Consumer packaged foods analysts are having mixed opinions on Kraft Heinz’s recent share value jump with some saying the U.S. ketchup giant’s better-than-expected Q3 2019 earnings mark a turning point for its declining business.
The company’s quarterly net sales ended September 28, 2019 were $6.08bn, an organic 1.1% year-over-year decrease from $6.38bn in Q3 2018, beating expectations for a 1.6% drop. Its Q3 adjusted EBITDA declined roughly by 4.5% year-over-year to $1.47bn on a constant-currency basis versus 16% in the first half of 2019.
“While our third-quarter results remained below our potential, we showed sequential improvement versus the first half, and I believe we are beginning to operate the business better,” recently appointed CEO Miguel Patricio said in a statement.
“We are making good progress in identifying and addressing the root causes of past performance, as well as setting our strategic direction.”
Kraft Heinz has experienced a rough year so far as it wrote down value of its major brands including Kraft and Oscar Mayer this February, followed by a nearly 25% share price drop.
The company’s second-largest investor after Warren Buffett’s Berkshire Hathaway, 3G Capital Partners, later sold 25.1 million of its shares.
However, Patricio has identified several growth areas during the latest period, saying “in ketchup, specifically, we are getting great traction around the world behind our Heinz 150th anniversary.
“Brazil is growing double digits in both retail and foodservice channels, and we are seeing solid growth of 14% in our China soy sauce business.”
But the business is still “far from” where it should be, he noted, saying “our performance remains uneven across categories and geographies. This includes ongoing share and distribution losses within our natural cheese, cold cuts and coffee business in the US, lower-than-anticipated promotional lifts in Canada, ongoing infant nutrition declines in both EMEA and China, as well as increasing supply chain costs in our rest of the world segment”.
Kraft Heinz is aiming to become a more efficient company through nine transformational projects — among which “five projects [are] focused on top line, two projects focused on operational efficiency and two projects focused on organizational effectiveness”, Patricio said, noting the team will also identify categories that can be divested in the future.
“Around our innovation efforts, we are revamping our product development process so we can be faster and more consumer-centric with our new products,” he added.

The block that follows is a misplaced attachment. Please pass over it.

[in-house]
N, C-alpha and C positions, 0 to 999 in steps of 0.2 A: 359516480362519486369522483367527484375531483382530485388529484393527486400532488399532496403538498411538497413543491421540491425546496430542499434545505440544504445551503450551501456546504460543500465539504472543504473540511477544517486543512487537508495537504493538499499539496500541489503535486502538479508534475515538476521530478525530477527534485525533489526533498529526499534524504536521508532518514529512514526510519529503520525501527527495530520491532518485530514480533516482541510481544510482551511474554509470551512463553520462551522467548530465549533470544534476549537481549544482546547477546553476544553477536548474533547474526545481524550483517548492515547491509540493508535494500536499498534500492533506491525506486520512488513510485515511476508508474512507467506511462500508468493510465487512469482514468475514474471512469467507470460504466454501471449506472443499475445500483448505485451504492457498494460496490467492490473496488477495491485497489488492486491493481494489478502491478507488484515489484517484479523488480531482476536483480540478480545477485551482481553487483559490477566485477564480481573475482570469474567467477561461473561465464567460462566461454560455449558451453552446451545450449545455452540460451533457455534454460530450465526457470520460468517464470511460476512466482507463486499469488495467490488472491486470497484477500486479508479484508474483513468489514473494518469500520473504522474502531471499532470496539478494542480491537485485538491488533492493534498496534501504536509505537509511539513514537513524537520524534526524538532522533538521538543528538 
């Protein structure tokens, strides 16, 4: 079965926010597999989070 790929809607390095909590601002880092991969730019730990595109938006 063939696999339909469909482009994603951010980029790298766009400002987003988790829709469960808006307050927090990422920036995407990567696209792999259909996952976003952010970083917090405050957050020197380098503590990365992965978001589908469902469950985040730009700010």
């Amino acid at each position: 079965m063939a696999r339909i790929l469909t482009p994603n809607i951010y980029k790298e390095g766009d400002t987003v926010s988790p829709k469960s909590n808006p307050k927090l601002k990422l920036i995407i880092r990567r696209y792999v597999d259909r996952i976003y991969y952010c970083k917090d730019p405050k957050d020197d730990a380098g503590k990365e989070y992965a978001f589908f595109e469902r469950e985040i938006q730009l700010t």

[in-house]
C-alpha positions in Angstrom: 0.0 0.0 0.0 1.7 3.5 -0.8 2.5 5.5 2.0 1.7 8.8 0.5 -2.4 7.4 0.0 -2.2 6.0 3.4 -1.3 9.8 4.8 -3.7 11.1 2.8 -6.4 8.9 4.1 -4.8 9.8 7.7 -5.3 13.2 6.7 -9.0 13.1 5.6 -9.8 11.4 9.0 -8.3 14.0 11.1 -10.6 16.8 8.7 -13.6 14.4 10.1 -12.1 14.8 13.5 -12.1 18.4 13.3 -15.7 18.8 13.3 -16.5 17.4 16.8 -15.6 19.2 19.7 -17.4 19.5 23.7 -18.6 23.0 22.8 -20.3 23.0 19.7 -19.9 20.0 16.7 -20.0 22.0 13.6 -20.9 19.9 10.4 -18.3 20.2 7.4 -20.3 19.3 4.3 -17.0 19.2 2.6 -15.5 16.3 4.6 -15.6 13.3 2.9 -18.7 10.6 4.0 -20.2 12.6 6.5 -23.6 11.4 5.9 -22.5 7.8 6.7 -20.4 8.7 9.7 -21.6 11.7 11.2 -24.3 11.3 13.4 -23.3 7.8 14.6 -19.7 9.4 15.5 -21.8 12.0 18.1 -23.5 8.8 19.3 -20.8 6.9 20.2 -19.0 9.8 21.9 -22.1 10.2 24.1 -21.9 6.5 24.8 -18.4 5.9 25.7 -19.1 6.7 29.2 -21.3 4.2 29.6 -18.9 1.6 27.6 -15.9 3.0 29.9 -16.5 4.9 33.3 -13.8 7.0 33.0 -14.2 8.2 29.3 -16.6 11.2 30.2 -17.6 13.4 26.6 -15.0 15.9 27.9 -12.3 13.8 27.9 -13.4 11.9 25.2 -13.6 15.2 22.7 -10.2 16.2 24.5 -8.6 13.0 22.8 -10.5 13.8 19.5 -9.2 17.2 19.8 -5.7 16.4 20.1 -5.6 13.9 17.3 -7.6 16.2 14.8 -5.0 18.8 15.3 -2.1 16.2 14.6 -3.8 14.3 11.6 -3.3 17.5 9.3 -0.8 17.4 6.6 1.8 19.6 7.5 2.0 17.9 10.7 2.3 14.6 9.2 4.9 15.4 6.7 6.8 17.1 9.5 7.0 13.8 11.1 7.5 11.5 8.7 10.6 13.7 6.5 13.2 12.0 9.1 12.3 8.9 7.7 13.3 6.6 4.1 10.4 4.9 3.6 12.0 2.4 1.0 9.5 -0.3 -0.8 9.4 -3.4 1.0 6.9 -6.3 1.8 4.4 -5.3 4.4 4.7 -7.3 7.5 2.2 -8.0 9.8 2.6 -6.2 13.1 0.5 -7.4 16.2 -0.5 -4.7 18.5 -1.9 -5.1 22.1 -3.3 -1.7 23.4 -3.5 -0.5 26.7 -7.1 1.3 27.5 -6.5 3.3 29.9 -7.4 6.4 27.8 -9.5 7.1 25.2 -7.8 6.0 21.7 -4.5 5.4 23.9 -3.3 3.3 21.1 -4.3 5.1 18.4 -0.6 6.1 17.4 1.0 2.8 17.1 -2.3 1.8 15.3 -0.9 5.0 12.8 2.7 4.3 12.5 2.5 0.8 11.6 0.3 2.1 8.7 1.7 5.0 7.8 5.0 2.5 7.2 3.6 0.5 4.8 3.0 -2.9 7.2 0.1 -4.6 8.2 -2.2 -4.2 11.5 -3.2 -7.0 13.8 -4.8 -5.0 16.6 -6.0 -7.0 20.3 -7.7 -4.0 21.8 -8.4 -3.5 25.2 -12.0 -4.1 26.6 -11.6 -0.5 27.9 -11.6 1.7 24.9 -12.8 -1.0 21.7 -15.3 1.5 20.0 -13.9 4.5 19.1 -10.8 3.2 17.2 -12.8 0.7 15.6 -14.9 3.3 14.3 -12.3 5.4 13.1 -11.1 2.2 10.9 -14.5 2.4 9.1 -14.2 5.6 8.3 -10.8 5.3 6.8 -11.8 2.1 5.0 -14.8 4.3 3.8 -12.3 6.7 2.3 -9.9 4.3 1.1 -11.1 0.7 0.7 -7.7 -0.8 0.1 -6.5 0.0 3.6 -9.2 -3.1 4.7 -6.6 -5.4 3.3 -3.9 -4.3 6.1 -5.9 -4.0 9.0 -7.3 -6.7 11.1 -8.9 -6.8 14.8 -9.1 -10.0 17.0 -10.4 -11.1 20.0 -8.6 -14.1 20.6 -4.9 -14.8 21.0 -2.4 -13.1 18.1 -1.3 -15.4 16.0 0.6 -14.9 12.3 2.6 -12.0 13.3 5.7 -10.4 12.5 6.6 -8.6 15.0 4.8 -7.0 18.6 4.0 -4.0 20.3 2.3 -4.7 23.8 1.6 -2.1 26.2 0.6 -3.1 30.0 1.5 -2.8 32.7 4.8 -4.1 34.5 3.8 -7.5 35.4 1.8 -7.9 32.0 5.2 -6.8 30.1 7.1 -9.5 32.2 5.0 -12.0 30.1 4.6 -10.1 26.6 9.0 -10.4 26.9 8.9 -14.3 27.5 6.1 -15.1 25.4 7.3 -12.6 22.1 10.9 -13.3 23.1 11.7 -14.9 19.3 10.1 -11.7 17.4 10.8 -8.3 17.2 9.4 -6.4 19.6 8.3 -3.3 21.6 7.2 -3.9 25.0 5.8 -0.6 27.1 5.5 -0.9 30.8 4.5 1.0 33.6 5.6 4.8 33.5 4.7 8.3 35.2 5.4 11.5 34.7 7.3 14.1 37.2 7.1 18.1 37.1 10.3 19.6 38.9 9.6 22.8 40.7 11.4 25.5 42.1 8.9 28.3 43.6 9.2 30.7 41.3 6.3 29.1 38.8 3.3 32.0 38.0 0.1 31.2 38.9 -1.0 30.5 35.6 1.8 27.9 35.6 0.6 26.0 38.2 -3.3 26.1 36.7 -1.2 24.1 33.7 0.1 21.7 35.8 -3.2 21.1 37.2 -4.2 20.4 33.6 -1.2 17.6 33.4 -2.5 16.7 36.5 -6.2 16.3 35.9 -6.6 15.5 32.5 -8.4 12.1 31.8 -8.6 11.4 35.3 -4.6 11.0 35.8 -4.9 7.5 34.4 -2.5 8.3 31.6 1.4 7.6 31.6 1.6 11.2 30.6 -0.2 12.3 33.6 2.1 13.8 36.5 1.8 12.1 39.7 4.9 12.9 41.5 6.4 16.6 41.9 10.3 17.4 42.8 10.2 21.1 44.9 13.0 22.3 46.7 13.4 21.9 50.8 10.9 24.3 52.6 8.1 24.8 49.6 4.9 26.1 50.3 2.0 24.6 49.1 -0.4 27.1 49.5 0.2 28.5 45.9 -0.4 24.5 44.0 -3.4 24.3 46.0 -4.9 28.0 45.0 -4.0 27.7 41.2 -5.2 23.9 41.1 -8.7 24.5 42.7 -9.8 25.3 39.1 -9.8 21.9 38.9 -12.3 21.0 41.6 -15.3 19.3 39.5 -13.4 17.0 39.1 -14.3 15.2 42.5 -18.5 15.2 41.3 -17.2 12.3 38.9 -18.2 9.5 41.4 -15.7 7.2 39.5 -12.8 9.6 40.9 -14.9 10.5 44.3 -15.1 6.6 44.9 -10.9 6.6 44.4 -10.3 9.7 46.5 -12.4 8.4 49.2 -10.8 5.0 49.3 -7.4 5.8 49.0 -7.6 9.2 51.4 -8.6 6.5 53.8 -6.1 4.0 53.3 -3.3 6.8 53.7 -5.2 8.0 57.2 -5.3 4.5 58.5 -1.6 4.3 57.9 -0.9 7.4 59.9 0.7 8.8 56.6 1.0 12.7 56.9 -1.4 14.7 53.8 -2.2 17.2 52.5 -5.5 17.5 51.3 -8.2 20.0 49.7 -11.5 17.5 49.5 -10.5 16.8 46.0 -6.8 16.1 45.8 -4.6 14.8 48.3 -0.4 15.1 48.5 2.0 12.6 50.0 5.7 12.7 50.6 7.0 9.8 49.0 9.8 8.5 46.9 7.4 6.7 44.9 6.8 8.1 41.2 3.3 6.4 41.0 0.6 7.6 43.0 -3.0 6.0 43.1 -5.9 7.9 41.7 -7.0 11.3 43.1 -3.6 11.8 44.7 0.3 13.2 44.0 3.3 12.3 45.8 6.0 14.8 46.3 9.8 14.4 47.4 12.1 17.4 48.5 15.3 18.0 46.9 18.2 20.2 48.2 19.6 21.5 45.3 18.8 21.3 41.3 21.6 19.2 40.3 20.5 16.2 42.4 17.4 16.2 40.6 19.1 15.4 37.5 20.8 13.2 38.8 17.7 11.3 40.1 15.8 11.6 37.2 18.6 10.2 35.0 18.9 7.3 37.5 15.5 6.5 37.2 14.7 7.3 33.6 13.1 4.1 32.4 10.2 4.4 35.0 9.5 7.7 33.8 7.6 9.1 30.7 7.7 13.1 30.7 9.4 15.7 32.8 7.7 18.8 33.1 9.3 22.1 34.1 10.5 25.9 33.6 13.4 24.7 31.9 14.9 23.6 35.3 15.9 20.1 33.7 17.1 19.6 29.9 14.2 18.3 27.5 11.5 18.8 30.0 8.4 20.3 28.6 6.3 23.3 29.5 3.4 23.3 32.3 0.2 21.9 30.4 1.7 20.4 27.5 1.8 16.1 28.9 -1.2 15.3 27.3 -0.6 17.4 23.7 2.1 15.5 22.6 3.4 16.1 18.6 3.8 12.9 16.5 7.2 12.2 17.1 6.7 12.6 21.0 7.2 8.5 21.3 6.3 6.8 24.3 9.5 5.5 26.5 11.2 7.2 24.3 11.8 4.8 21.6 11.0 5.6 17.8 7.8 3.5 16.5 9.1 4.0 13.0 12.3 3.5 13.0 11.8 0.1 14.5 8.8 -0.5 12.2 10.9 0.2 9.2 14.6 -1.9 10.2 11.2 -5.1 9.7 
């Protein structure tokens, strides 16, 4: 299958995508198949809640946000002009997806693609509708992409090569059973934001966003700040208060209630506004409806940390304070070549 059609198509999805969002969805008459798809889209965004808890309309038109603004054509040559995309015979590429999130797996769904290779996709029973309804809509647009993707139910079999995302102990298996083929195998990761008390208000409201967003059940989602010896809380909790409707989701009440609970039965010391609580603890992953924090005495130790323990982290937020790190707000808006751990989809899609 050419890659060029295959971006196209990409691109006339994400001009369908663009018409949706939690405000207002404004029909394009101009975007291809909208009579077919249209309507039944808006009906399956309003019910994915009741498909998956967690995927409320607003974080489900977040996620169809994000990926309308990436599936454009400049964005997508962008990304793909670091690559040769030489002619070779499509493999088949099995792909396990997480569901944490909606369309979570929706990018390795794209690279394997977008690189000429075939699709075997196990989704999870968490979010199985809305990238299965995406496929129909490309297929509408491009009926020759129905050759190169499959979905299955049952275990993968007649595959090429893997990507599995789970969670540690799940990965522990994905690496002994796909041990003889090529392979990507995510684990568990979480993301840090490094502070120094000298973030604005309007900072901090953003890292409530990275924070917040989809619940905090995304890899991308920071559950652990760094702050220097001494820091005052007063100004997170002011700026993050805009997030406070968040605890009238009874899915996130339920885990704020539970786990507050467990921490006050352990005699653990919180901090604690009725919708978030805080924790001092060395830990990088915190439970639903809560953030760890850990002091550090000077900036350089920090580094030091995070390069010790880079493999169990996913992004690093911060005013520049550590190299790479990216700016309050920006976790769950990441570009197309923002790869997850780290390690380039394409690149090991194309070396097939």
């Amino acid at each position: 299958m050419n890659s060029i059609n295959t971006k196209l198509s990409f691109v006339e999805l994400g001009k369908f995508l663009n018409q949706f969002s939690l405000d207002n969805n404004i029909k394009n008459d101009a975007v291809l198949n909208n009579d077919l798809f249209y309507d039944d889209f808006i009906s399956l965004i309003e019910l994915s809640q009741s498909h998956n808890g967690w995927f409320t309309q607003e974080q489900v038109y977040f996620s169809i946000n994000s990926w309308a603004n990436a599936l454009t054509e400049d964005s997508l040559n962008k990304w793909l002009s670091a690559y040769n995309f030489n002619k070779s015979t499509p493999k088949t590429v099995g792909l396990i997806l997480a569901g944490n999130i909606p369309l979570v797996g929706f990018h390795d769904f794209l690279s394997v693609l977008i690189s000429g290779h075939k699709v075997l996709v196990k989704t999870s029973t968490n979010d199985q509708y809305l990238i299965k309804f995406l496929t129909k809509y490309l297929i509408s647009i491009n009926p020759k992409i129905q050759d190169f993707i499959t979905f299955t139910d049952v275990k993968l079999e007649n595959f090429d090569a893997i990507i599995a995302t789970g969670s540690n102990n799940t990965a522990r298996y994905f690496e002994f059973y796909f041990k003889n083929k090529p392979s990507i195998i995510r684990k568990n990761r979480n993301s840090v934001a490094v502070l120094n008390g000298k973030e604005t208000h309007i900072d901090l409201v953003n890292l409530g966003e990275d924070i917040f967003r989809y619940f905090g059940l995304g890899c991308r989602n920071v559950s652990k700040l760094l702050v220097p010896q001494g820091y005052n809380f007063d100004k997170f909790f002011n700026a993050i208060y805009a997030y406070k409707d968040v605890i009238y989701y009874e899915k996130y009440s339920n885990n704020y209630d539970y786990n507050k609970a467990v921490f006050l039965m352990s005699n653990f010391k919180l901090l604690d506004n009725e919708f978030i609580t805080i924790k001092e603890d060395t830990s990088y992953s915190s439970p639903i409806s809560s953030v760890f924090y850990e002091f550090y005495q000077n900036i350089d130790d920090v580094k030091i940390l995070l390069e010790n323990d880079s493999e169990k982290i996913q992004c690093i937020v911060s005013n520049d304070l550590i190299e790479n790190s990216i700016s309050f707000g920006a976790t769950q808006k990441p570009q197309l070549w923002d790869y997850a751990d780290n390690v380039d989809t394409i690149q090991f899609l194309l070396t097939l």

Kraft Heinz shares jumped more than 13% after announcing its Q3 earnings.
Morningstar director of consumer sector equity research Erin Lash felt encouraged by Patricio’s plans to improve Kraft Heinz’s business efficiency, saying she views the company earnings as “a modest positive”.
“Although Patricio has yet to formally divulge his strategic roadmap for the business, we surmise that change is already underway,” she recently wrote in a note. “We see little to warrant altering our $50 fair value estimate or long-term outlook — calling for 2-3% annual organic sales growth long and operating margins remaining in the low-20s throughout our 10-year explicit forecast.”
Lash added: “Although shares soared at a low-double-digit clip following the print, we still think the stock offers additional upside over a longer horizon.
“However, we don’t expect near-term catalysts to materially narrow the gap relative to our assessment of Kraft Heinz’s intrinsic value and suggest investors employ patience with the no-moat name.”
Hesitant to buy stocks
Other industry analysts are more skeptical about Kraft Heinz’s sudden share price increase, suggesting investors to hold off buying the company’s stocks.
President of Minnesota-based Gradient Investments Michael Binger recently told CNBC’s ‘Trading Nation’ that Patricio has “put some stabilization” into the company, but “when we look at it, we’re not buyers here just yet”.
That is mainly because of Kraft Heinz’s significant year-to-date value drop coupled with its ratings cut, dividend cut and declining profitability.
Binger said: “As it stands right now, we would stay away and we would be inclined to take profits if you did hold it at this point right now, and just wait until next year and see how this thing plays out a little further.”